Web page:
“I just don’t see where armed guards or teachers with guns in our schools means freedom for our children,” the fourth-term Congressman said. “I think it’s more complex than that.”

Fiscal cliff, deficit fight still loom

Lawmakers likely will have more pressing matters this winter, as automatic, across-the-board spending cuts avoided with a New Year’s compromise again loom at the end of February.

Walz said he’s glad the deadline is soon, as he’d like Congress to work on other priorities, including immigration reform and the passage of a new five-year Farm Bill.

Underlying the ongoing fiscal crisis is a need for Democrats and Republicans to agree on a deficit reduction plan, which Kind said must not “jeopardize the crucial investments we need to be making as a nation right now to stay competitive globally.”

Kind laments those investments — education, research, job training, broadband and infrastructure — that he calls the nation’s “seed corn” often are targets for deepest cuts in budget talks.

He’d prefer to focus on big-ticket items such as health care and defense, which account for about a third of all federal spending.

“I think there are areas we can go to for cost savings without jeopardizing national security,” Kind said.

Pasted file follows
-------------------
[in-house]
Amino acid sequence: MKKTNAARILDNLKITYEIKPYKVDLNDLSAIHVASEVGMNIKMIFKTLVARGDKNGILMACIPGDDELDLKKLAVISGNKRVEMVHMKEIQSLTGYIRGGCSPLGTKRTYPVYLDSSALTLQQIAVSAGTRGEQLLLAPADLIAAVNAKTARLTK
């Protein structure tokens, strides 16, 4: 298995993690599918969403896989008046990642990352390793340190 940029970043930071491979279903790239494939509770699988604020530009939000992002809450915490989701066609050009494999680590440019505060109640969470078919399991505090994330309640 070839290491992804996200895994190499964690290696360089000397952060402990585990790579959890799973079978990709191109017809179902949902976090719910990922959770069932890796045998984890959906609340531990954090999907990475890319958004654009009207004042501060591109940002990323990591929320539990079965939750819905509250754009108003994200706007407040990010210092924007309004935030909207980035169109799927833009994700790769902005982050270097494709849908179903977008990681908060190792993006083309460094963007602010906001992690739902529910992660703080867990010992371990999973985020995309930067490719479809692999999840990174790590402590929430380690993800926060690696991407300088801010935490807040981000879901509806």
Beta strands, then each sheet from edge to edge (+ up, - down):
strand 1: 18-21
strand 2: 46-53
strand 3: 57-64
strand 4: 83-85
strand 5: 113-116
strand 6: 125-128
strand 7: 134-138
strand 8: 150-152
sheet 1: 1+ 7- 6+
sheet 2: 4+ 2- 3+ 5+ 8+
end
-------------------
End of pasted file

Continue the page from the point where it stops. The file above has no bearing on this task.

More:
The government could realize other savings by basing Medicare and Medicaid reimbursements on quality, rather than quantity, of service.

“The challenge here — many of my Democratic colleagues feel that there can be no savings in Medicare. That’s off the table,” he said. “And I disagree.”

Walz said the U.S. could save $900 billion simply by allowing the government to negotiate on prescription drug prices and expanding the payroll tax, used to cover Social Security benefits, to include those earning up $174,000 a year, the salary of rank-and-file Congressional members.

Defense cuts could yield another $900 billion, he said.

Kind, a member of the House Ways and Means Committee, also hopes to be part of a tax reform effort.

“We are long overdue in reorganizing, reforming our tax code that has become a monstrosity littered with special loopholes and special breaks that average families can’t take advantage of,” he said.

Of course some of the most costly deductions — home mortgage interest and health care benefits — also are among the most popular.

“That may not be popular among employees and employers alike,” Kind said.

Kind and Walz would like to address immigration reform this year as well.

Both have supported the Dream Act, which would offer a path to citizenship for illegal immigrants brought here as children, and say we need to secure the borders while ensuring Midwestern employers — particularly food producers — can hire the workers they need.

“I talk to dairy farmers all the time, and they say the migrant labor they rely on is crucial to helping them stay in business,” Kind said. “Production agriculture is still the number one industry we have as a state. There needs to be some economic realism involved in immigration reform.”